In: Dental treatment25 Sep 2009
According to an Associated Press article written by Nick Trougakos, an Oklahoma City nurse anesthetist was accused of reusing needles and syringes for up to 25 patients per day while injecting intravenous pain medications. Obviously, reusing any needle, tubing, intravenous (IV) bag, syringe, or other injectable device in another patient can spread disease that can lead to HIV, hepatitis, cancer, and death. Among the Oklahoma City nurse’s 1220 patients who were subsequently contacted, 52 tested positive for hepatitis С as of August 2002. Consequently, the American Association of Nurse Anesthetists (AANA) sent 33,000 letters to hospital administrators, nurse anesthetists, and students warning them that reusing needles and syringes that are used to administer drugs into IV tubing is hazardous, as is injecting directly percutaneously with those same contaminated needles and syringes. After consultation with infection control experts, the AANA had concerns that there may be widespread misunderstanding by health care practitioners of the dangers of reusing contaminated needles and syringes.
According to the article, the Oklahoma case was not an isolated incident. In 2001, 19 patients of a Brooklyn, NY, clinic contracted hepatitis С when an anesthesiologist reused needles and a vial of medication. Dr Elliot Greene, who serves on the American Society of Anesthesiologist’s task force for infection control, indicated that studies performed in the 1990s documented that health care professionals sometimes reused needles and syringes when injecting drugs into intravenous tubing. Dr Greene was quoted as saying, “There are a lot of people who started practice before this was an issue. They got into certain practice patterns that are now considered bad technique.” levitra 20 mg
How does this relate to your dental practice? There are several possibilities for cross-contamination of intravenous devices and drugs that must be reviewed. Each dental practitioner has the professional responsibility to reevaluate every aspect of his or her IV practice to ensure the absolute safety of this aspect of dental care. All IV needles, catheters, tubing, stopcocks, injection ports, and fluid bags are initially sterile, but the instant that they are connected to the patient’s bloodstream, all of these items, even the most remote IV bag, must be considered contaminated. One might rationalize that as long as the fluid continuously flows forward, the IV bag and most of the tubing may remain sterile throughout a short procedure. However, common sense dictates that none of these items should be reused for another patient if there is even a remote possibility of cross-contamination among patients. Because it is impossible to prove that reused tubing and bags cannot possibly be contaminated by inconspicuous backflow of blood, the only certain method to prevent cross-contamination and the possibility of being accused of infecting a patient—or worse, of infecting hundreds of patients—is to use all-new sterile IV items for each patient.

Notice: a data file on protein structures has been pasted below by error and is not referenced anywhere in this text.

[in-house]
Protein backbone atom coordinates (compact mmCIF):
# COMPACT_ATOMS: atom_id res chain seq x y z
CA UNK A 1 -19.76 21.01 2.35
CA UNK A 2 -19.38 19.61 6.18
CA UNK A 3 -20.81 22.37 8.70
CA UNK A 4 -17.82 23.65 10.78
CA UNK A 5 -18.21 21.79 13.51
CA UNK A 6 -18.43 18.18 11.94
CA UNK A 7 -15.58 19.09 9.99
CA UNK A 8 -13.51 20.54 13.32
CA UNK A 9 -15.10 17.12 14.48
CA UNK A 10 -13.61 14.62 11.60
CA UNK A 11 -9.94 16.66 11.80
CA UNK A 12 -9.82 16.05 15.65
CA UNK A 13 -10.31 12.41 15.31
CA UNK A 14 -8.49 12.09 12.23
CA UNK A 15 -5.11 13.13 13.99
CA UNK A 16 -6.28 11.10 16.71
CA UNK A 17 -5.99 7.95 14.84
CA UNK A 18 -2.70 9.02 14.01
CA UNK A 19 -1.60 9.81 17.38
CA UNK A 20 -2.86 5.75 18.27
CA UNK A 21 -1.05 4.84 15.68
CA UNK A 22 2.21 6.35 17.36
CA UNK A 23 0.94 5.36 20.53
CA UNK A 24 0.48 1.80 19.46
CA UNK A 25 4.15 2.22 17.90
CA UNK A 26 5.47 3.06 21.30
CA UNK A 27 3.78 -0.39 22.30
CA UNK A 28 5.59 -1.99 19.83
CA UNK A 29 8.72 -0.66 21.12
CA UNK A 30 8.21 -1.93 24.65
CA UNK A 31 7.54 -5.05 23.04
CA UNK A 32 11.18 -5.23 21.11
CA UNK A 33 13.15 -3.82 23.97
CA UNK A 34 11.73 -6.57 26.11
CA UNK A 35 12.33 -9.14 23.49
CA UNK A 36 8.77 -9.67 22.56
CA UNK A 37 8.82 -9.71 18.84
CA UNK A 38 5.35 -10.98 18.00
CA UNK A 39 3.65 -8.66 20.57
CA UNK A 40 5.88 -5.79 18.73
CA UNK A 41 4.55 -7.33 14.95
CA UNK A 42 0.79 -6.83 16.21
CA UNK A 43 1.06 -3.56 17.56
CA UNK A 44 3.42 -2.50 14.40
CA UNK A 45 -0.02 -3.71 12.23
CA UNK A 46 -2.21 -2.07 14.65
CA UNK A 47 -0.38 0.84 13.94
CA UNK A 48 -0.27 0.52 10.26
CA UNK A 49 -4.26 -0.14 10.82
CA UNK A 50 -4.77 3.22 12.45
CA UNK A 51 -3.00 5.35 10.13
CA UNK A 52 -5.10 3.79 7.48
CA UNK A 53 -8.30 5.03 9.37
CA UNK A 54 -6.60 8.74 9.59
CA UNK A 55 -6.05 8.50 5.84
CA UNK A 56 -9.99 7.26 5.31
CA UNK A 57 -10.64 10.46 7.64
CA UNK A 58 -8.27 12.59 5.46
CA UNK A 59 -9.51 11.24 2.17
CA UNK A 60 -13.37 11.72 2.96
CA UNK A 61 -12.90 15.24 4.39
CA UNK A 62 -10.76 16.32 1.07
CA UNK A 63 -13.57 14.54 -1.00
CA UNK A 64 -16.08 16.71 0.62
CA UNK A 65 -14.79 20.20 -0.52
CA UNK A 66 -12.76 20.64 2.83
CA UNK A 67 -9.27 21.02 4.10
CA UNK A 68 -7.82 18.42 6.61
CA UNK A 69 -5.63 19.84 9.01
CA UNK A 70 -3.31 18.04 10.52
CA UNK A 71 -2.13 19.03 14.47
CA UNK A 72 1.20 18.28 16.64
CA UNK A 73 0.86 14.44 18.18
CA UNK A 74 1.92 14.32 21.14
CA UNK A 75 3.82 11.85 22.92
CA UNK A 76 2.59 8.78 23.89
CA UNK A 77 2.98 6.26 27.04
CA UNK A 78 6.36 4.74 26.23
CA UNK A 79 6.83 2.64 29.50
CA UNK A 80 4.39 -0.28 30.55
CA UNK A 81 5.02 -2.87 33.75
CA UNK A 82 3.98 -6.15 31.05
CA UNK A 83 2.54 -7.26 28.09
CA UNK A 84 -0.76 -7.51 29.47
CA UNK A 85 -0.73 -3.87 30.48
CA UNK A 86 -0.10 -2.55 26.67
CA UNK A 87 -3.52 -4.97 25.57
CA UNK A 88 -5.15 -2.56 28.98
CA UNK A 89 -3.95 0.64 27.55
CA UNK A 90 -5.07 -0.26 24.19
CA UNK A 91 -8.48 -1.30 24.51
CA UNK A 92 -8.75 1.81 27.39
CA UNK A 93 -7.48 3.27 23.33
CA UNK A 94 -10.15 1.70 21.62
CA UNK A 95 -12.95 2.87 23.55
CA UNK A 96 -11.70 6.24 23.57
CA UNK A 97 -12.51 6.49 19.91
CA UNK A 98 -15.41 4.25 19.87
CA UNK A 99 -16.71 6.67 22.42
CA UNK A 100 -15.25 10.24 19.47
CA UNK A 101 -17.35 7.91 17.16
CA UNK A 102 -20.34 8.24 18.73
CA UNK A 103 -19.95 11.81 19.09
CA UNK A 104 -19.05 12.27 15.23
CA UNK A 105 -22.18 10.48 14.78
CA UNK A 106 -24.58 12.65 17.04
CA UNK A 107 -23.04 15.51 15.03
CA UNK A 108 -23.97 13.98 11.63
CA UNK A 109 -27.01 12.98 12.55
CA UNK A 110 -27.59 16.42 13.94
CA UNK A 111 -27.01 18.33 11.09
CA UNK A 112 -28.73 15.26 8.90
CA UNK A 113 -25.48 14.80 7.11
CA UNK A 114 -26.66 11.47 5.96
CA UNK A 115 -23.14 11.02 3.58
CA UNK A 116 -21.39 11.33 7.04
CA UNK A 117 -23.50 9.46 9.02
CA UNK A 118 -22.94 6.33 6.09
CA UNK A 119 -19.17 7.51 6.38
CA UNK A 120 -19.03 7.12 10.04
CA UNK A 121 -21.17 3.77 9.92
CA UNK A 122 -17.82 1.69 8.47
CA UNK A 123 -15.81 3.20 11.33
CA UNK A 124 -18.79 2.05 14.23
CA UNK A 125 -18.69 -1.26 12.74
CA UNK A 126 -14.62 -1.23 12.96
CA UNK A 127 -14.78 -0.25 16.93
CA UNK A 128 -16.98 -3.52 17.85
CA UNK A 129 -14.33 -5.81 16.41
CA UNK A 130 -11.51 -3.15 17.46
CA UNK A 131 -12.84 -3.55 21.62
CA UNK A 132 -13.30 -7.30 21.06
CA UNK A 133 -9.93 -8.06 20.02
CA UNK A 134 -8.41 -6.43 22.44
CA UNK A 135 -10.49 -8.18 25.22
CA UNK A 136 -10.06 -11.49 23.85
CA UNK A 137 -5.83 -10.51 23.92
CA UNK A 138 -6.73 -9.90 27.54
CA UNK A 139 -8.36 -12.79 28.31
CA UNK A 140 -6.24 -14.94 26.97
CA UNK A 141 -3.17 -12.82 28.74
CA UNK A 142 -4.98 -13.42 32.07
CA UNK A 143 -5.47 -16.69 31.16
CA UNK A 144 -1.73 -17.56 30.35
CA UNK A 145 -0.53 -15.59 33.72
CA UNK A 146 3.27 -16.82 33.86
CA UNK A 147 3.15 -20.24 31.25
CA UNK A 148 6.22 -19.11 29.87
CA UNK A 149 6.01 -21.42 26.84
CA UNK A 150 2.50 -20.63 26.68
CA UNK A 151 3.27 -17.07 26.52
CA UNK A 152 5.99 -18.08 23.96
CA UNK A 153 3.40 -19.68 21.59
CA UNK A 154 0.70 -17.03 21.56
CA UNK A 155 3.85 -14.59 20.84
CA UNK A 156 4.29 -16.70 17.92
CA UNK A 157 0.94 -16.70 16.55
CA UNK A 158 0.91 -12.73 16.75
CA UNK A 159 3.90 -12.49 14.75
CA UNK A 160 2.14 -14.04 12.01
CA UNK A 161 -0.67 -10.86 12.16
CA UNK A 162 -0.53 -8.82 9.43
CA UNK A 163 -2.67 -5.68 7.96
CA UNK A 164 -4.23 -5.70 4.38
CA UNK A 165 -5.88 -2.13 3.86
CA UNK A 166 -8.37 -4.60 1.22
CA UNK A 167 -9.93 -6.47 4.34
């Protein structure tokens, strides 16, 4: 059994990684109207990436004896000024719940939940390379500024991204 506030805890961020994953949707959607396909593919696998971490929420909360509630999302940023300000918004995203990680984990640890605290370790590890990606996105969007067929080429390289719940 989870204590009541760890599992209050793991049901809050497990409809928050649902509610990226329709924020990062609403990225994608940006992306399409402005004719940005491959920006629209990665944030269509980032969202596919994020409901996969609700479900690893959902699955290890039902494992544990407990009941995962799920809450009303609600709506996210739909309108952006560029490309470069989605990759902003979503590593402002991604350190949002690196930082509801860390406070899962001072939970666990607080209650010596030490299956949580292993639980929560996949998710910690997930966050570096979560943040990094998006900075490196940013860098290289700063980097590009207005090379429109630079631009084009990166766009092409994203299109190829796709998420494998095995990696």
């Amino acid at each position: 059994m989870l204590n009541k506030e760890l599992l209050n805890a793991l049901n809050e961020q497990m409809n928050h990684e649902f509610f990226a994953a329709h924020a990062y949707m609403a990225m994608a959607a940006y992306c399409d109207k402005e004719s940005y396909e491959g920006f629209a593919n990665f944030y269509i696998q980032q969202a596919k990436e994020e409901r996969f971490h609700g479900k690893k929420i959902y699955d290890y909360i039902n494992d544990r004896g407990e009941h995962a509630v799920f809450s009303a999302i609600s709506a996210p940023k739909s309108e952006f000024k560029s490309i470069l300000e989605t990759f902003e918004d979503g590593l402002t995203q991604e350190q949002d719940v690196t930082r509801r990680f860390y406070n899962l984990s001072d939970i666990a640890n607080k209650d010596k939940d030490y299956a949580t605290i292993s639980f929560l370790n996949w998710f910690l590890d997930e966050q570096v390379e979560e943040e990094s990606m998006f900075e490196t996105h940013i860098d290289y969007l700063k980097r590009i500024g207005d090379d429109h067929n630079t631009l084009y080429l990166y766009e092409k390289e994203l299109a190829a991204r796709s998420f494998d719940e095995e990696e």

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Another hazard is the possible contamination of a multiple dose vial while drawing an additional dose with the same needle and syringe that were originally inserted into a patient’s intravenous tubing or stopcock to give the first dose. For instance, you withdraw 50 mg of meperidine from a 30-mL multidose vial and inject it into the IV. Later in the procedure, you decide to withdraw another 50 mg using the same needle and syringe. That immediately contaminates the remaining meperidine and potentially spreads an infectious disease to future patients receiving the remaining 28 doses. From that single mistake, 28 patients could be harmed, and undoubtedly 28 malpractice cases would be filed if a link or even a possible link could be established among the unfortunate, unsuspecting victims. Of course these infections can be acquired elsewhere, but if either an infected patient or his or her lawyer has reason to suspect that the dentist might be the culprit, and if the testimony of the dental assistants demonstrated that the dentist’s IV practices were in fact outdated, the dentist might be judged guilty even if he or she was actually innocent.
It has been common practice among oral surgeons who inject incremental doses of methohexital or pro-pofol to use a nondisposable metal 3-way valve that is attached to a syringe, to a tube leading to the reservoir bag/bottle of drug and to an extension tube attached to the IV catheter or butterfly. When the syringe is pulled back, the valve permits the syringe to fill by withdrawing drug from the reservoir. When the syringe plunger is pushed, the valve permits the drug to be pushed into the vein through the extension tubing. Changing only the extension tubing between cases decreases the margin of safety that a new, all-sterile setup offers to prevent cross-contamination and infection. It is my opinion, and undoubtedly that of the Centers for Disease Control and Prevention (CDC) if they were asked to comment, that unless the metal valve is sterilized between each case and the reservoir of drug and all associated tubing are thrown away at the end of each case, the system invites.
Blog invites submissions of review articles, reports on clinical techniques, case reports, conference summaries, and articles of opinion pertinent to the control of pain and anxiety in dentistry.